We initially assume that the costs of the prekindergarten program will be evenly split between the federal and state governments. We will then examine the scenario where state governments pick up the full cost of the prekindergarten program.

A high-quality universal pre-K program would cost a little over $5,800 per participant and could be expected to enroll nearly 7 million children in 2017 when it is fully phased in. As a result, the program would cost taxpayers about $40.6 billion in 2017. Some of this money, however, is already being spent on related programs. Case in point: Forty states and the District of Columbia have publicly financed prekindergarten programs for children, some of whom would be enrolled in our proposed program. Similarly, states and the federal government pay for special education and Head Start services for young children, some of whom would attend our proposed program instead.

Hence, some of the current expenditures on state prekindergarten programs and some of the current expenditures on special education and Head Start services are for children who will be attending the proposed universal prekindergarten program. We assume that these expenditures would be used to pay for part of the proposed program. The bottom line is that our proposed high-quality universal prekindergarten program would require approximately $26 billion in additional government outlays in 2017, once it is fully phased in.

Government costs initially reflect only the actual expenditures on the prekindergarten program. Eventually there will be some additional government expenditures due to the increased educational attainment of the preschool participants: Prekindergarten participants spend more time in high school and college because they are less likely to drop out of high school and more likely to go on college. Increased public costs at the high school level appear when the first cohort of participants turns 17, and increased higher education costs appear when the first cohort turns 18.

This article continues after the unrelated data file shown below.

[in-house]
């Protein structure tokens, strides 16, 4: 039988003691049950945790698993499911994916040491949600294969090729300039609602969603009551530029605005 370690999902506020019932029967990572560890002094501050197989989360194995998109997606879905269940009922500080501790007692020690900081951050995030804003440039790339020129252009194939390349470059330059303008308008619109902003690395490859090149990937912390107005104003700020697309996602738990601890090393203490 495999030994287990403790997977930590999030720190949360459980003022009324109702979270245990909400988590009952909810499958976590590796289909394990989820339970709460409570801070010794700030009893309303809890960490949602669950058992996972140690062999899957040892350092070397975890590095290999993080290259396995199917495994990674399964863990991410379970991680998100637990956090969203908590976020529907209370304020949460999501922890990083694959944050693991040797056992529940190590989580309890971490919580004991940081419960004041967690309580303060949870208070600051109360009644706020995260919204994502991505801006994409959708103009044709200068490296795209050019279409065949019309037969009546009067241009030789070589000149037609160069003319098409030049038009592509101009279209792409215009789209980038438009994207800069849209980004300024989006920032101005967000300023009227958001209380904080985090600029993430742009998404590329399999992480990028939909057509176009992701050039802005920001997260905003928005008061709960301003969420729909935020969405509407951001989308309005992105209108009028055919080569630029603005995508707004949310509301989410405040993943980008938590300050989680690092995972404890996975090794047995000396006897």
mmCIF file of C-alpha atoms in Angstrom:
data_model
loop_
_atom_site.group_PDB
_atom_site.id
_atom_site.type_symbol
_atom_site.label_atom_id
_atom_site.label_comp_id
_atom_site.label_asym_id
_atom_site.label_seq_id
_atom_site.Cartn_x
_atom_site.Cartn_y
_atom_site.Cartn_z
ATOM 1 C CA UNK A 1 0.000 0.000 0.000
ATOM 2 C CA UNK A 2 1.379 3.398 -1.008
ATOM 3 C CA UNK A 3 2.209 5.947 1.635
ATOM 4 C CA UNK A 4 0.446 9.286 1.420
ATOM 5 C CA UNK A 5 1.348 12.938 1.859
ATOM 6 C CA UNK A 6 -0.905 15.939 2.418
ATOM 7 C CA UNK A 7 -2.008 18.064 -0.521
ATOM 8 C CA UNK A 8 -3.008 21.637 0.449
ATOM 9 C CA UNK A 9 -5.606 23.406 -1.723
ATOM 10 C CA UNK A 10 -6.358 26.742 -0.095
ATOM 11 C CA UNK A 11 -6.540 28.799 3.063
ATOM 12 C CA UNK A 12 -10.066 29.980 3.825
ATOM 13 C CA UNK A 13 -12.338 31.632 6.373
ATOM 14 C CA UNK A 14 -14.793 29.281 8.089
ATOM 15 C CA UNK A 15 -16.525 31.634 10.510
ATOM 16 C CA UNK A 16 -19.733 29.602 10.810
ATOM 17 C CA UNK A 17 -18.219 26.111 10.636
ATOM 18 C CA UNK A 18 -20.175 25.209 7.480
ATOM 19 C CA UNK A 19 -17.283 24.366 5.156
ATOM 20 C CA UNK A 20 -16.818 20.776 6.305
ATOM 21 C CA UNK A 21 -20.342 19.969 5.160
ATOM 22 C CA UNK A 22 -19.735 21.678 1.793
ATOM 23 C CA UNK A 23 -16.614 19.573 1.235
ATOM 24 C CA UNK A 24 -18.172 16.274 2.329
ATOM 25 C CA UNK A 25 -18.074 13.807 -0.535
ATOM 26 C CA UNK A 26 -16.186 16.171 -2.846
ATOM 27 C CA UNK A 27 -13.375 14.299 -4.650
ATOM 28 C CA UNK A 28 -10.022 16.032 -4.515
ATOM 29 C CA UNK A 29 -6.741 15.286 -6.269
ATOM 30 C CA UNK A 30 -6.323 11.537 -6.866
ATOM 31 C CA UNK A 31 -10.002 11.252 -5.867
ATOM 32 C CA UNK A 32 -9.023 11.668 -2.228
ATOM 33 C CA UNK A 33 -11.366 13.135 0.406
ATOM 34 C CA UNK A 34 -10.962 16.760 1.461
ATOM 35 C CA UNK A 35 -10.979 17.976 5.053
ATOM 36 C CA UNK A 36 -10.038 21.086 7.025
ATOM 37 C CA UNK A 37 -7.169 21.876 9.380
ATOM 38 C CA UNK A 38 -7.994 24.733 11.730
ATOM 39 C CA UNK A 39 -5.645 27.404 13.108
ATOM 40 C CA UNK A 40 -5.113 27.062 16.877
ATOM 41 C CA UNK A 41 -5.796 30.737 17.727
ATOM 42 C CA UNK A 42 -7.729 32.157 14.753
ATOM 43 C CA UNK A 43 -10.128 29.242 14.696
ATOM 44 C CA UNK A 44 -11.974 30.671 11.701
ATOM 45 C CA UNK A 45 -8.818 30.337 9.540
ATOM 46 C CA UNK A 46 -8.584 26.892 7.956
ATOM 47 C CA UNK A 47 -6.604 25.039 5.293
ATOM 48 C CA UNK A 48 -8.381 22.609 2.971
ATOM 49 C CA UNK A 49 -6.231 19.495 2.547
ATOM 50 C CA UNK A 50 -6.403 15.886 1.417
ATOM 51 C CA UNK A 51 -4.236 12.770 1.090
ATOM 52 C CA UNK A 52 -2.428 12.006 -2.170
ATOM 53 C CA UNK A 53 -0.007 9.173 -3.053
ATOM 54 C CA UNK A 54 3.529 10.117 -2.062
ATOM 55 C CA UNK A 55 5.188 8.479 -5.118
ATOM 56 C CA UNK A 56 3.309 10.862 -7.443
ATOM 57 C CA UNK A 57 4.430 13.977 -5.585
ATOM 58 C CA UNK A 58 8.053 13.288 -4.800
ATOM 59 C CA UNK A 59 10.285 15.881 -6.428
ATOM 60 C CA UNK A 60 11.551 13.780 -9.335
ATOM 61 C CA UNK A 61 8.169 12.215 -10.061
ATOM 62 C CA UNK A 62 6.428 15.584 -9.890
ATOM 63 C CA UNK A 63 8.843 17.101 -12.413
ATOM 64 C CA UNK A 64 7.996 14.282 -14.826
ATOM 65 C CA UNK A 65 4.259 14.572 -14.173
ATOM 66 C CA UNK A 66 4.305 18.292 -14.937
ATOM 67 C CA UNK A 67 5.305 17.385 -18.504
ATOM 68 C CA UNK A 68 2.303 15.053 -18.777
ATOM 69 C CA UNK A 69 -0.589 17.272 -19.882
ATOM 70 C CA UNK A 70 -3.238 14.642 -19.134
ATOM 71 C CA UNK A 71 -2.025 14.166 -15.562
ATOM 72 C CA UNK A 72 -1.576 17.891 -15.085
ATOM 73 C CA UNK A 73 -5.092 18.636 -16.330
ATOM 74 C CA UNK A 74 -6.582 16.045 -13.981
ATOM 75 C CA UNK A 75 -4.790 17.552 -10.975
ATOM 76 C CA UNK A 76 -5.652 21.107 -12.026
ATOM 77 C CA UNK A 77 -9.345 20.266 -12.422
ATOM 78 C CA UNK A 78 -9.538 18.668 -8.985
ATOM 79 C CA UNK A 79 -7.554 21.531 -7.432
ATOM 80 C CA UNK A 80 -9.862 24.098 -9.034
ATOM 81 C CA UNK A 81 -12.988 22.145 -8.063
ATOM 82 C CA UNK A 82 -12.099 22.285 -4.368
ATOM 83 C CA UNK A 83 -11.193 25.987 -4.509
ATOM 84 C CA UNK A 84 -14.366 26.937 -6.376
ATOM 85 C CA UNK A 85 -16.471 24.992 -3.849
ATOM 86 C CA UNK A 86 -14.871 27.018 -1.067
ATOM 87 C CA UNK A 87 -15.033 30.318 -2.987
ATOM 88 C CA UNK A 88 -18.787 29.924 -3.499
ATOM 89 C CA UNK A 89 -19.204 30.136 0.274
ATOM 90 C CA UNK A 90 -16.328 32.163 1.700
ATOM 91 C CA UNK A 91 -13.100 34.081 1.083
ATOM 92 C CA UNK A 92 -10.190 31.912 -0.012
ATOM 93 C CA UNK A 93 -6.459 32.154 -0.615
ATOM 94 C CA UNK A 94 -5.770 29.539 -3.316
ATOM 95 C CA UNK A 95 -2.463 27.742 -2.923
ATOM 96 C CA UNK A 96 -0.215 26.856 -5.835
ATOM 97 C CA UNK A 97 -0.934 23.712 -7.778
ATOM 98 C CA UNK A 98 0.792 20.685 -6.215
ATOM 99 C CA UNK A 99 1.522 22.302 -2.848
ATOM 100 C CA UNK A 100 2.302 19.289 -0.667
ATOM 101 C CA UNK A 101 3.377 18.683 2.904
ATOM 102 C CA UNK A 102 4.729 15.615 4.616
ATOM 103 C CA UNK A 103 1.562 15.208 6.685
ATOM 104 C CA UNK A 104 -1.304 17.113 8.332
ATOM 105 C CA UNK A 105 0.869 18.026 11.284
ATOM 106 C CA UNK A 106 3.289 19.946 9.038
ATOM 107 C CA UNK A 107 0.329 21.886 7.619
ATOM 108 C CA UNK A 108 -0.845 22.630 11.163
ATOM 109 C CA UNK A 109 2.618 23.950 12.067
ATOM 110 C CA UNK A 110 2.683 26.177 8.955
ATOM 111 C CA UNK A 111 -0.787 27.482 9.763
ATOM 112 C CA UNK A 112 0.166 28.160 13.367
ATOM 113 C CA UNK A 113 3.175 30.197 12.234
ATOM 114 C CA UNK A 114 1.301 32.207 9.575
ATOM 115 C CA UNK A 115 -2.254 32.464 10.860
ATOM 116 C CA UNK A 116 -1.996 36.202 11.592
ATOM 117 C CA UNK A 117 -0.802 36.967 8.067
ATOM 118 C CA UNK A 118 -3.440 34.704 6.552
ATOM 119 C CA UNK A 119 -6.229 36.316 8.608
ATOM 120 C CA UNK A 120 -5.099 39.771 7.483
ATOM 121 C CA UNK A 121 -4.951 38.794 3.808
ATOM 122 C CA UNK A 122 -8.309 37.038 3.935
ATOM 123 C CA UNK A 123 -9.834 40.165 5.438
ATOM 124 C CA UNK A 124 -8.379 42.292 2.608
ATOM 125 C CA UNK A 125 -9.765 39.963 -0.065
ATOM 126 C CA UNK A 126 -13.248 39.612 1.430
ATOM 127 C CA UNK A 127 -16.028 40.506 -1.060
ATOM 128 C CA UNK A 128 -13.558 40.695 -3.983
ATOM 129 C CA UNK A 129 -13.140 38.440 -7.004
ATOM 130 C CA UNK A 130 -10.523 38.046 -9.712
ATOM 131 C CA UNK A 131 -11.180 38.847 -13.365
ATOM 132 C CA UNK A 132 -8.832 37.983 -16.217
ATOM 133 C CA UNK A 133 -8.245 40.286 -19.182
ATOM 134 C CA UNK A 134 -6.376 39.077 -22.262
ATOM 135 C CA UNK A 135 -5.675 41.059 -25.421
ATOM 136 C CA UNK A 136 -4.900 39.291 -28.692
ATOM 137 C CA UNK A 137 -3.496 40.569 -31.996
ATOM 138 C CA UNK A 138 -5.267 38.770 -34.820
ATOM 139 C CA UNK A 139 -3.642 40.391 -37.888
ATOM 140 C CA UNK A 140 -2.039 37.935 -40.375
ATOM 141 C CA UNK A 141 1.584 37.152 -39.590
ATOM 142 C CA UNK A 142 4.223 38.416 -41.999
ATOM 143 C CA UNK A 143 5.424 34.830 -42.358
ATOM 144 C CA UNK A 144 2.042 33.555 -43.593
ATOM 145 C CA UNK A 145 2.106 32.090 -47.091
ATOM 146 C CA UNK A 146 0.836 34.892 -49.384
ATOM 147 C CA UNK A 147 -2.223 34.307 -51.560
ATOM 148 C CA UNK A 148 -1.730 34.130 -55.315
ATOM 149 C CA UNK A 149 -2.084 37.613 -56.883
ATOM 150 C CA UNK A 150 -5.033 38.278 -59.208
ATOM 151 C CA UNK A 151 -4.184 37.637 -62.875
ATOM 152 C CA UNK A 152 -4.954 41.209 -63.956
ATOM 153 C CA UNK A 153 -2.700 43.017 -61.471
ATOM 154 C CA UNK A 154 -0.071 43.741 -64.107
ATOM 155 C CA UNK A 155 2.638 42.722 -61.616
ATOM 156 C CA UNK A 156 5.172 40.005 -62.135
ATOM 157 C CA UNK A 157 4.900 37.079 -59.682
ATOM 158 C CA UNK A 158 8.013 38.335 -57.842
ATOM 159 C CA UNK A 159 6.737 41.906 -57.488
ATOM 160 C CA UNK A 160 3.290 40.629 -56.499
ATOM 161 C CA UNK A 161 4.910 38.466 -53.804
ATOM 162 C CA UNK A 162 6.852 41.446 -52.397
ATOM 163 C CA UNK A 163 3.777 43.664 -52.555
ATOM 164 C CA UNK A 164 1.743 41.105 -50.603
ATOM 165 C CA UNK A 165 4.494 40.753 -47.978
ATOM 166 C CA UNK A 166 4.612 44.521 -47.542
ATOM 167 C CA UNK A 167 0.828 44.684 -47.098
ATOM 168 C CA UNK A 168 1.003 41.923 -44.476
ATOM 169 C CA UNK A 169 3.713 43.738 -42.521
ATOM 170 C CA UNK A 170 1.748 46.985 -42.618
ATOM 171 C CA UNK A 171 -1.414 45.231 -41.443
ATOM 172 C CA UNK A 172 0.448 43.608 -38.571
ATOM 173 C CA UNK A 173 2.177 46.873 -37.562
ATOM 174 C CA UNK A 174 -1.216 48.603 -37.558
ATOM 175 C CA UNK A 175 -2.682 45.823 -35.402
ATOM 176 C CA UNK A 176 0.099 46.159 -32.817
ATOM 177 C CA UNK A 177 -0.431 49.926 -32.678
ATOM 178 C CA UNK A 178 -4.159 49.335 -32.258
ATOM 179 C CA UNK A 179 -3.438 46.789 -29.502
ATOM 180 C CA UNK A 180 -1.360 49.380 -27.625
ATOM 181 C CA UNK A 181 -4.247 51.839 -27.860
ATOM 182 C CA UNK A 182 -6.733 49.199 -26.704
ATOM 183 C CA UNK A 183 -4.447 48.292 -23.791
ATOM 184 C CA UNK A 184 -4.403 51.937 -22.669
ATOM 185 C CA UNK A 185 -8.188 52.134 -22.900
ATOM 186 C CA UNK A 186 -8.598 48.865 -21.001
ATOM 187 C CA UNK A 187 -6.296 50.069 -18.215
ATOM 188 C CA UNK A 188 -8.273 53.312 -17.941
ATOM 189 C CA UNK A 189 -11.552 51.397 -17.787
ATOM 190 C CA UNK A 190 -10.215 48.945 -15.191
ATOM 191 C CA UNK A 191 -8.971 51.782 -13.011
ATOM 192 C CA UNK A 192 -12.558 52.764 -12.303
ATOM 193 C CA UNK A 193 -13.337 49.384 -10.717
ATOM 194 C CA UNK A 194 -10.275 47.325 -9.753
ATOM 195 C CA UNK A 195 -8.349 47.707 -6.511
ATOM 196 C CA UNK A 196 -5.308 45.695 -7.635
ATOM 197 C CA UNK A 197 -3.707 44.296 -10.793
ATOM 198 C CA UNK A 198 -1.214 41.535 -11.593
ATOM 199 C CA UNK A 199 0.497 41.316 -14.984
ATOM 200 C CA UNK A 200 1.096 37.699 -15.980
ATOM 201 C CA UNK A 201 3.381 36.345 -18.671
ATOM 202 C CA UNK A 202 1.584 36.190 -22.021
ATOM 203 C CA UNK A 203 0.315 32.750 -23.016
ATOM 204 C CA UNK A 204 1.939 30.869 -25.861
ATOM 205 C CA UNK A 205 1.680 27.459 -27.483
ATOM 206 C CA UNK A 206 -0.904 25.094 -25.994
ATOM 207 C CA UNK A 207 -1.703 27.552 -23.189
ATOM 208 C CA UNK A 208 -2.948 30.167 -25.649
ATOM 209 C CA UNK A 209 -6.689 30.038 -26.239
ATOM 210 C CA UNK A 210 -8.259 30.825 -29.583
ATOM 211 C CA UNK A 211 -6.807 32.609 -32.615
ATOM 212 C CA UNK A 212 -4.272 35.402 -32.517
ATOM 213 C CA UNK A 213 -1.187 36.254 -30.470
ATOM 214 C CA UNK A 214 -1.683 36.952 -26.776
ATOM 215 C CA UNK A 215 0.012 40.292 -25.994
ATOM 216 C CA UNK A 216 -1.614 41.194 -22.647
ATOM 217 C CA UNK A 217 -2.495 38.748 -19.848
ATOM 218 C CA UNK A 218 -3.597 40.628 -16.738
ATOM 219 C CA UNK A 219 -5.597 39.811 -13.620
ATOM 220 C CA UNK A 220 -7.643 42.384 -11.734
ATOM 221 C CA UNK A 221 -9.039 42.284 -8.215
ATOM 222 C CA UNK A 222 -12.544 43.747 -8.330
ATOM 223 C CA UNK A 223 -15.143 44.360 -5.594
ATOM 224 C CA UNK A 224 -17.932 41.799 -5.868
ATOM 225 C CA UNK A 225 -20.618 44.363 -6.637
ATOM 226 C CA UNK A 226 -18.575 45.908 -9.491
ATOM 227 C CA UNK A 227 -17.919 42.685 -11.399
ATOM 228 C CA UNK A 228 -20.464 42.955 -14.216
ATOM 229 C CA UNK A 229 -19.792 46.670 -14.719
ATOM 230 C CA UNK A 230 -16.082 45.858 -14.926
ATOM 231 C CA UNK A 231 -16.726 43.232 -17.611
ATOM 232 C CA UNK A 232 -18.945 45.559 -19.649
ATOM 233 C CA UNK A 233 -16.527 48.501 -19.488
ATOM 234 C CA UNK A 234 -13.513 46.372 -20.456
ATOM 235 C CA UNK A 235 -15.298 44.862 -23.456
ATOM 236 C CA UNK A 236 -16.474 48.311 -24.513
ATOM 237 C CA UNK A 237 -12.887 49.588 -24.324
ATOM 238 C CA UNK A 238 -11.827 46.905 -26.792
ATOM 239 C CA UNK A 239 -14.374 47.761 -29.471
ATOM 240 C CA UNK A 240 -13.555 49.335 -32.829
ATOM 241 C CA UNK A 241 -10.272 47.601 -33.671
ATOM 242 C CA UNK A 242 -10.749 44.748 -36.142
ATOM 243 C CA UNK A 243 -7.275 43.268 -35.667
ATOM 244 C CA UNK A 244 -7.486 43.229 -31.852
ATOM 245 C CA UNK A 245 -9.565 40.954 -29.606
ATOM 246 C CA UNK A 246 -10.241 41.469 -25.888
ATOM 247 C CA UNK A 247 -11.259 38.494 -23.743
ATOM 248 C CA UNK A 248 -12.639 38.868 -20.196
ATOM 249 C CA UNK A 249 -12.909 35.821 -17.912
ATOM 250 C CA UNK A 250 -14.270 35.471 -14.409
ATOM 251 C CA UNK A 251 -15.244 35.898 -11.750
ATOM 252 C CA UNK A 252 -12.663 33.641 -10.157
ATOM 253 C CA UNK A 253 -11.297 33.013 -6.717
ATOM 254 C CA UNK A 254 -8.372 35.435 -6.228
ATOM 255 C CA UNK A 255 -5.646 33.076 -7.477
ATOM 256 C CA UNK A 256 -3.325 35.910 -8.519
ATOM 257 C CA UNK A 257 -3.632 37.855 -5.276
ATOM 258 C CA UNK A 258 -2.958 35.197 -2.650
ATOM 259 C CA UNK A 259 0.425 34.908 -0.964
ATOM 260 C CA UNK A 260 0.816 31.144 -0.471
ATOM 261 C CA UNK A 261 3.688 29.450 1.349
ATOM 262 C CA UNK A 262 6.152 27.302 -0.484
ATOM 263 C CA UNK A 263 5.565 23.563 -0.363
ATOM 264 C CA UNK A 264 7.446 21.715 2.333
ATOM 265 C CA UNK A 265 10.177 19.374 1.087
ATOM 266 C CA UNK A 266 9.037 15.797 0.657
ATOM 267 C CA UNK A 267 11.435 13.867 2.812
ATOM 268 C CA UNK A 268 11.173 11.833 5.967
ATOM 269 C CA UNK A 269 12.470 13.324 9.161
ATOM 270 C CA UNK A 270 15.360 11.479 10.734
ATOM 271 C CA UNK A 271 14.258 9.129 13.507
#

The offsetting budget savings begin small but grow rapidly over time, eventually outstripping the costs. Budget savings in the first year of the program will manifest themselves as reductions in child welfare expenditures as fewer children will be the victims of child abuse and neglect. In addition, some parents will take advantage of the universal prekindergarten program for some of their child care needs, allowing them to work more and, thus, pay more in taxes. When the prekindergarten participants enter the K-12 public school system, additional budget savings will begin to appear, as these children will be less likely to repeat a grade or need expensive special education services. When the first cohort of children turns 10, further budget savings will begin to be realized as lower juvenile crime rates will require less expenditure on the juvenile justice system. As adults, the prekindergarten participants will be less engaged in crime and working and earning more. Thus, there will eventually be savings to the adult criminal justice system and increased tax revenue derived from the labor of prekindergarten participants. In addition, as adults, the pre-K participants will experience fewer episodes of depression and reduced rates of smoking, which will reduce public health care system expenditures.

For the first 15 years of a fully phased-in national universal prekindergarten program, costs exceed offsetting budget benefits, but by a declining margin. Starting in 2032, offsetting budget benefits exceed costs by a growing margin each year. Annual revenue impacts and costs are portrayed in real terms in Figure 8. Figure 9 shows the annual net budget impact in real terms.

Figure 8